Tower Heist

{Tower Heist opened in Seattle on Friday, November 4 and is playing at the Metro, The Meridian, The Majestic Bay, and Thornton Place Theaters}

There are a lot of reasons to suspect Tower Heist may be the latest overly engineered star-vehicle that seriously screws up a beloved beloved genre for a new generation of fans. There are occasional moments of excessive seriousness (all involving Ben Stiller). Plus a few spots where things threaten to stall. But in the end, it's an entertaining romp that's worth a look. I know – I couldn't believe it either. Almost makes me want to go double or nothing next week with the new Adam Sandler flick. Hey, I said almost….

Tower Heights certainly has some laughs, but overall I felt it owed more to the heist genre than that of slapstick comedy. An allegiance the film declares from the start with soothingly familiar "we're up to no good music". Trust me – you'll know it when you hear it. It's definitely a positive sign. You can think of it as one of the Ocean's 11 films – perhaps with less attractive people. With Casey Affleck in the mix to force the comparison.

Josh Kovacs (Ben Stiller) is the service manager of a swank Manhattan condo building refered to as The Tower. The sort of place where the low end apartments are still in the millions and the staff is attentive enough to remind you to sneak your high end call-girl out the back when the wife returns early. Without you having to ask. Stiller is the amazing ringleader of this crew keeping things humming while still being beloved by everyone. At the top of the building's pyramid is Arthur Shaw (Alan Alda) the penthouse resident asshole. Which we're not so subtly reminded of from the opening moments when he emerges from his rooftop swimming pool with a hundred dollar mural on the bottom. As it turns out, Alda is one of them wall street creeps who does something very unpleasant and likely equally illegal to Stiller and his work family. Resulting in Stiller organizing a break-in to Alda's penthouse apartment in the name of financial justice.

Stiller's unlikely crew includes his brother in law (Casey Affleck), a homeless former tenant of The Tower (a puffy Mr Gadget Mathew Broderick), the building's elevator operator and online Devry graduate Enrique (Michael Pena), and Slide (Eddie Murphy). Murphy is selected for his purported skills as a thief, or more accurately the only criminal type Stiller knows. Rounding out the cast of characters are a broad range of well delivered but pretty stereotyped NYC hotel staff roles. Got to admit its great to see Gabourey Sidibe of Precious renown onscreen. For her fans, there's also a bit of Tea Leoni as hard- drinking, Queens native FBI agent. All in all everyone seems well cast and delivers what they need to move the film along.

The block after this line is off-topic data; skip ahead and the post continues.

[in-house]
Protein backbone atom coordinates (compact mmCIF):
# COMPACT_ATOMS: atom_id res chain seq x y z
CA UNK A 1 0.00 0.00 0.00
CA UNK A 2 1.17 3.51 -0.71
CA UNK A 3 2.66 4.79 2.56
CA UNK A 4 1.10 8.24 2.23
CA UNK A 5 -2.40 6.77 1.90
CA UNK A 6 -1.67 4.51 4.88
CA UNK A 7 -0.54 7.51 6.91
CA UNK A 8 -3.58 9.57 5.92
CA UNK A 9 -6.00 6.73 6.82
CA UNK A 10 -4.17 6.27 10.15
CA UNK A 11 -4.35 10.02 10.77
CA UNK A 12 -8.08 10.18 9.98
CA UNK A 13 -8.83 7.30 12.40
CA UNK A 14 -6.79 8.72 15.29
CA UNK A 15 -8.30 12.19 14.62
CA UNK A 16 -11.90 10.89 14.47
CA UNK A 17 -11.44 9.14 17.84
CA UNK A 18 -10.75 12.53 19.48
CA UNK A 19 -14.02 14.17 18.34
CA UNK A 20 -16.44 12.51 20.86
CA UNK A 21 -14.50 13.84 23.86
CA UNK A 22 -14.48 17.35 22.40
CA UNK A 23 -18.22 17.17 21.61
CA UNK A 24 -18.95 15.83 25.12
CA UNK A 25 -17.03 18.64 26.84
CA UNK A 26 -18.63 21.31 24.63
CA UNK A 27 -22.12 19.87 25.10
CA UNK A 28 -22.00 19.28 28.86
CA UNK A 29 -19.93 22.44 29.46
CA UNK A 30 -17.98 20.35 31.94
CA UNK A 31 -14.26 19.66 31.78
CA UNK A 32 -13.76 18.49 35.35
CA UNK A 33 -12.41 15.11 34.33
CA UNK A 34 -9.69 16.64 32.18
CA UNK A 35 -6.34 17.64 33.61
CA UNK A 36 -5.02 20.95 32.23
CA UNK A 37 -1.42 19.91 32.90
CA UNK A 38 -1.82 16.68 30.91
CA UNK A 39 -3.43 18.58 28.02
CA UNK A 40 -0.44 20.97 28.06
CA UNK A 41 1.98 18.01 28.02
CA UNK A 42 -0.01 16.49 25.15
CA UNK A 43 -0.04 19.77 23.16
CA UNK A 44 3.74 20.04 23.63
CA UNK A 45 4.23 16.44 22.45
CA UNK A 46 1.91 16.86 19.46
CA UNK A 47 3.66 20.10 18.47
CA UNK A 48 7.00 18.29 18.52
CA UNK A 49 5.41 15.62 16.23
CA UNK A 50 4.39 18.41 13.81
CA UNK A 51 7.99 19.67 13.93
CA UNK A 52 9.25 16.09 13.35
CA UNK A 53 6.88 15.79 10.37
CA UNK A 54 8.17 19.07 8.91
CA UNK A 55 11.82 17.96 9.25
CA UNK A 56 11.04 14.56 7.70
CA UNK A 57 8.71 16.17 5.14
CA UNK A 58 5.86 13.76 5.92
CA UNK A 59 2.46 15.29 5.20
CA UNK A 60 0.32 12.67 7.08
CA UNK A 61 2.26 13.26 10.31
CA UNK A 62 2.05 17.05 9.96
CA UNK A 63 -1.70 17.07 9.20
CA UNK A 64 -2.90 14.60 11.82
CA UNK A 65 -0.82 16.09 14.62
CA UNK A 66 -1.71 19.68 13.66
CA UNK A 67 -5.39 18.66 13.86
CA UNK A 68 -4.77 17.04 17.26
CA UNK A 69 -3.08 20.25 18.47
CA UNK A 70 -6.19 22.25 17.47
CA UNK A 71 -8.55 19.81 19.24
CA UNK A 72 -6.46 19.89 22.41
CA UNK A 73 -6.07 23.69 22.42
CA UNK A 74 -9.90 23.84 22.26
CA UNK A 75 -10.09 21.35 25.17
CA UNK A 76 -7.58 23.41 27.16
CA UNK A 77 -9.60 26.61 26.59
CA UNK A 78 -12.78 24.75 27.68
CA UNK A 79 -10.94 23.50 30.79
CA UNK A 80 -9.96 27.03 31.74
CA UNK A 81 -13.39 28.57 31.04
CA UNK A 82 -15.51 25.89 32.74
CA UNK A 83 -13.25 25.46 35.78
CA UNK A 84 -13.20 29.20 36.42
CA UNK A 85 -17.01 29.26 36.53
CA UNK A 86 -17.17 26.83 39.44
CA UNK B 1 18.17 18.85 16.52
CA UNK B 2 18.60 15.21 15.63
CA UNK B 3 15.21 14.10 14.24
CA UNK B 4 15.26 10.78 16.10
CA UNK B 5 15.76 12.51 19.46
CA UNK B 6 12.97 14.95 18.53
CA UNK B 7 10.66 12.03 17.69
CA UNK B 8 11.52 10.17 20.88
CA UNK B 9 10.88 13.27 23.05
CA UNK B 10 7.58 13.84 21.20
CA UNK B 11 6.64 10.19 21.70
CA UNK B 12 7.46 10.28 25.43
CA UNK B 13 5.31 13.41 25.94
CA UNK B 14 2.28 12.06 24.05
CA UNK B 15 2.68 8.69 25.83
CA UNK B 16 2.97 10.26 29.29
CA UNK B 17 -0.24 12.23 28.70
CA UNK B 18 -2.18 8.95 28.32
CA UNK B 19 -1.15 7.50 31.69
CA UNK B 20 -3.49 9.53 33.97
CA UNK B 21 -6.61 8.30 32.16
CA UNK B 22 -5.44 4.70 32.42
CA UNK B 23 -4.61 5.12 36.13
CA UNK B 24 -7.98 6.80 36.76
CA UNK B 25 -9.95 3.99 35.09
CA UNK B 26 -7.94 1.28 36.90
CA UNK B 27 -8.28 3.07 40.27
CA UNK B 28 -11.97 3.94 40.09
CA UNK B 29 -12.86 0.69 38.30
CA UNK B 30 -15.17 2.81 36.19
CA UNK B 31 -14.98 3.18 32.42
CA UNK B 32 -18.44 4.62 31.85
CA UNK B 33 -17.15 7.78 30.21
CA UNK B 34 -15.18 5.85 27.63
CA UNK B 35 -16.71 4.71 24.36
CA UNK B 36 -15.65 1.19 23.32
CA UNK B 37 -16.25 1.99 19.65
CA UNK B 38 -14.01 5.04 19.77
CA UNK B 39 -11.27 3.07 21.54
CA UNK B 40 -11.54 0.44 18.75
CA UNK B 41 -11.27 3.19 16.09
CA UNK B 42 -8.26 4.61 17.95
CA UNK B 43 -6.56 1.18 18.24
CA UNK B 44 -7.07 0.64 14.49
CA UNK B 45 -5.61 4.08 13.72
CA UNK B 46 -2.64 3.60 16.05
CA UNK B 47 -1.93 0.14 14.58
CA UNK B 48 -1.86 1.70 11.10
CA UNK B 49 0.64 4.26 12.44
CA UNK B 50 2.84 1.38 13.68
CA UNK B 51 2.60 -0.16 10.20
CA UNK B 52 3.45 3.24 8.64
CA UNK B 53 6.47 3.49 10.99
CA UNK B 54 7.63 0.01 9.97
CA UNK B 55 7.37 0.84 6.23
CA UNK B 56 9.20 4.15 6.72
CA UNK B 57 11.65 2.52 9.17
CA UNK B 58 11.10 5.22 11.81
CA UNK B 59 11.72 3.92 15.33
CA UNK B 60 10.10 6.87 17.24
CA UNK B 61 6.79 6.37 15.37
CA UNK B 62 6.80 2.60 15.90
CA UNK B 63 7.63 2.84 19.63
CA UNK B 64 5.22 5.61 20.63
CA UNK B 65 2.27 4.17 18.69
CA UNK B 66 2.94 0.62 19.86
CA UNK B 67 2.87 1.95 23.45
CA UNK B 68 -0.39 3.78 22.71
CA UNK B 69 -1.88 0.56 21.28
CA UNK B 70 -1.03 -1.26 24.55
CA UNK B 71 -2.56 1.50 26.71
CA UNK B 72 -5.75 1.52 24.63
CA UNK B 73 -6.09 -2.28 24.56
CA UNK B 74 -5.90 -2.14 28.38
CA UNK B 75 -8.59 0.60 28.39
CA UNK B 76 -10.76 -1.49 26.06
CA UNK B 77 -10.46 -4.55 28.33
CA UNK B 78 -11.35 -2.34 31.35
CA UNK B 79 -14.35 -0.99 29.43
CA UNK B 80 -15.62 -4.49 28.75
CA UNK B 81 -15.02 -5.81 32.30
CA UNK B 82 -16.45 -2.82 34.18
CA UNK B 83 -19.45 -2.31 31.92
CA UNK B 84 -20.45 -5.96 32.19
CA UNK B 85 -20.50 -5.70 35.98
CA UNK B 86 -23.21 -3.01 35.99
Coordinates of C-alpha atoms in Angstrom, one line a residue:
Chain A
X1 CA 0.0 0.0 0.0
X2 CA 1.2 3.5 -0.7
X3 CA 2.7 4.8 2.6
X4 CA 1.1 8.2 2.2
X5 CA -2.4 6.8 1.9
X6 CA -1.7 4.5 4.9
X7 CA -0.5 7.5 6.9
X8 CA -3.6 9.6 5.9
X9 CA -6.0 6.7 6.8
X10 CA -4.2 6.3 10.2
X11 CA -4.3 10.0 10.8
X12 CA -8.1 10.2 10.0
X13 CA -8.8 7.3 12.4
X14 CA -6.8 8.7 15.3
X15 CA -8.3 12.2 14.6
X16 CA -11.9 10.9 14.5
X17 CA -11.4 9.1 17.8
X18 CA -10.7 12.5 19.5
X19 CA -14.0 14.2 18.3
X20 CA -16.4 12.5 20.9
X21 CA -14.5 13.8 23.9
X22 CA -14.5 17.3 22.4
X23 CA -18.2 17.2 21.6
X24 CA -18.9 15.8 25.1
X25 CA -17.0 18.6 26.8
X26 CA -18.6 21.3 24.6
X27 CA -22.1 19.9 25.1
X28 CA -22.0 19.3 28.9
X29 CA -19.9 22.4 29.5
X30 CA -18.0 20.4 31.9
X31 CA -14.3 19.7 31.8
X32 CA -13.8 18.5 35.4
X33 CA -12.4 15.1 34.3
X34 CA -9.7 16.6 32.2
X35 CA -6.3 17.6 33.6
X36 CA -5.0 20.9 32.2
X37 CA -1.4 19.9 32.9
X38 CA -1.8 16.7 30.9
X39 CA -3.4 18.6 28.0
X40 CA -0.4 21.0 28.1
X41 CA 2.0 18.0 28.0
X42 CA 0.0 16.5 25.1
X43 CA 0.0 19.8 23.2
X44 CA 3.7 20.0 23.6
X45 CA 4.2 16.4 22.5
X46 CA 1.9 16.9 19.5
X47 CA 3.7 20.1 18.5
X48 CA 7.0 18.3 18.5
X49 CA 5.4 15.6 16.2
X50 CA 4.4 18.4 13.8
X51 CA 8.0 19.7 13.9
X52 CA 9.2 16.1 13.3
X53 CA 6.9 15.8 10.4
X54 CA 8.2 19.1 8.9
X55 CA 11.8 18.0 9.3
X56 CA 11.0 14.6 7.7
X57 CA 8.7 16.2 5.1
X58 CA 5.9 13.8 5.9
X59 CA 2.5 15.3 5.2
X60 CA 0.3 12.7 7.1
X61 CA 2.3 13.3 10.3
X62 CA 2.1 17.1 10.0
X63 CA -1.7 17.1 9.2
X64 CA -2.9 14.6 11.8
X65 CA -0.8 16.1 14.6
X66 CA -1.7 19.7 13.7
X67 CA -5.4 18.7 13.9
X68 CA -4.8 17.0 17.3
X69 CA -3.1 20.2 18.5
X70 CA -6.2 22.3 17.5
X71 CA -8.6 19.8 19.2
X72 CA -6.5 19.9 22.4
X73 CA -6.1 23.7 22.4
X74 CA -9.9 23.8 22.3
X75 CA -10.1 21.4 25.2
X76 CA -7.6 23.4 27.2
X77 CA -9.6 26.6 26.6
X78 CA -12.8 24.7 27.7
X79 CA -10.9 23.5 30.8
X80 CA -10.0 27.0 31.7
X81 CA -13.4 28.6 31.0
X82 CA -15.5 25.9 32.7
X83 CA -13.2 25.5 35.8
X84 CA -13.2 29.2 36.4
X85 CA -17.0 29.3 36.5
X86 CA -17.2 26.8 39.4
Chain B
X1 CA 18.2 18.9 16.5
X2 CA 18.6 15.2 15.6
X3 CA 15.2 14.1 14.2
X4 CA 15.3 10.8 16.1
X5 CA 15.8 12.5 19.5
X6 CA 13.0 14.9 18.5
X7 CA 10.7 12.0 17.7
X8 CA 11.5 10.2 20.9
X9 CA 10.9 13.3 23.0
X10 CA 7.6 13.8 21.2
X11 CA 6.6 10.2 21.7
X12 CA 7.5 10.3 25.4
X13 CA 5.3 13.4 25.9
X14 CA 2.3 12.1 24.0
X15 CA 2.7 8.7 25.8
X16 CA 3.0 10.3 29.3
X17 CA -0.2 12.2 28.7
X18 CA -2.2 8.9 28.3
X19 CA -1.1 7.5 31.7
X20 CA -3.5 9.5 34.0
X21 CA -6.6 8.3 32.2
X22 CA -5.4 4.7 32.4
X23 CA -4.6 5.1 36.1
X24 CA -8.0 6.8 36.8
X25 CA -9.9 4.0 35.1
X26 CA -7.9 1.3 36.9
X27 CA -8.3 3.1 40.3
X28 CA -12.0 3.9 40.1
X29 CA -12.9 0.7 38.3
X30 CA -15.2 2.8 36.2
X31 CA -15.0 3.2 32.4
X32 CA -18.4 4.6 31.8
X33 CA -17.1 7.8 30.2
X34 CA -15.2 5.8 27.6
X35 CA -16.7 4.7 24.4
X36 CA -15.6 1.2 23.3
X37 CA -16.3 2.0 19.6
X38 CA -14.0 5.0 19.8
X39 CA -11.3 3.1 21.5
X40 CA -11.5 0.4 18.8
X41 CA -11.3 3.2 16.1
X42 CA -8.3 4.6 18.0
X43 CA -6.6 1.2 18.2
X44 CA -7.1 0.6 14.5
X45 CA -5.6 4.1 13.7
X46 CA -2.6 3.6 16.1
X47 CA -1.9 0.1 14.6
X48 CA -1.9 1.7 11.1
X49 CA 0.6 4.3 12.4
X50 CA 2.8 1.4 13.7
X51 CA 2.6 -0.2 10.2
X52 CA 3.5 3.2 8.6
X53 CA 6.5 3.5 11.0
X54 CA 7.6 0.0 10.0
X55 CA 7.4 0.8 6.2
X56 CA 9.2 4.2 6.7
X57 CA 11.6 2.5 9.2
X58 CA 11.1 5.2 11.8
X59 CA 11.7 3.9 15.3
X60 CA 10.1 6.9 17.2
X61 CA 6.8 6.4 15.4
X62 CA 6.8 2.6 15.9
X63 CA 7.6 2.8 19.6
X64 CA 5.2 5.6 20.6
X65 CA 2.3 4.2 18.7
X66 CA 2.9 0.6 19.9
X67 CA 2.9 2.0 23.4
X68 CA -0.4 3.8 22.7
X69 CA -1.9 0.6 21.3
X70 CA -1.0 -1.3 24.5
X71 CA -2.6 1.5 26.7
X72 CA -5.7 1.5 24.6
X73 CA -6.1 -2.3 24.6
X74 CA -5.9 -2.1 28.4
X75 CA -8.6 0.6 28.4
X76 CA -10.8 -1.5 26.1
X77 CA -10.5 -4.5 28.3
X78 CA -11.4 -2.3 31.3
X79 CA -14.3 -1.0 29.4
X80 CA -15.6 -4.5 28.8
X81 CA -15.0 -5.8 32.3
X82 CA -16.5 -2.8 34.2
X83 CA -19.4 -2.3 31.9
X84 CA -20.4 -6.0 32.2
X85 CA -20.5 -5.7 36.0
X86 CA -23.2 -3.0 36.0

Most notably, it's nice to see the old. "I'm gonna whoop yo ass" Murphy back, albeit restrained by the PG-13 format. Even if his role is smaller than the trailer would have you believe. I'm normally quick to point out how annoying Ben Stiller can be. While he doesn't fully escape the well of my personal prejudices Stiller is a good match for the role. Not a perfect human being he's believable as a nice guy pushed too far. To the extent that any part of the movie is believable. Plausibility is not really what Tower Heist is going for.  Accepting that the mix of humor and self interested Robin Hood hijinks worked for me. The film drags a bit at times around the mid-section. It may also spend more time than required in setting up the bad guy. Not to mention the carefully arrayed arsenal of Chekov's guns dragged out in the final act. 

These are minor quibbles as for most of picture I was enjoying either the camaraderie of the actors or the heist sequence. The last segment generates flashes of peril (and occasional vertigo) that I didn't at all expect. As improbably ended as many such flicks Tower Heist was still pretty satisfying. All in all I think it's worth checking out if you want something light with a slight fuck the system flavor (which seems in the spirit of the times).

The only question I have about the film is what Roman Polanski contributed to earn a thanks in the end credits…anyone?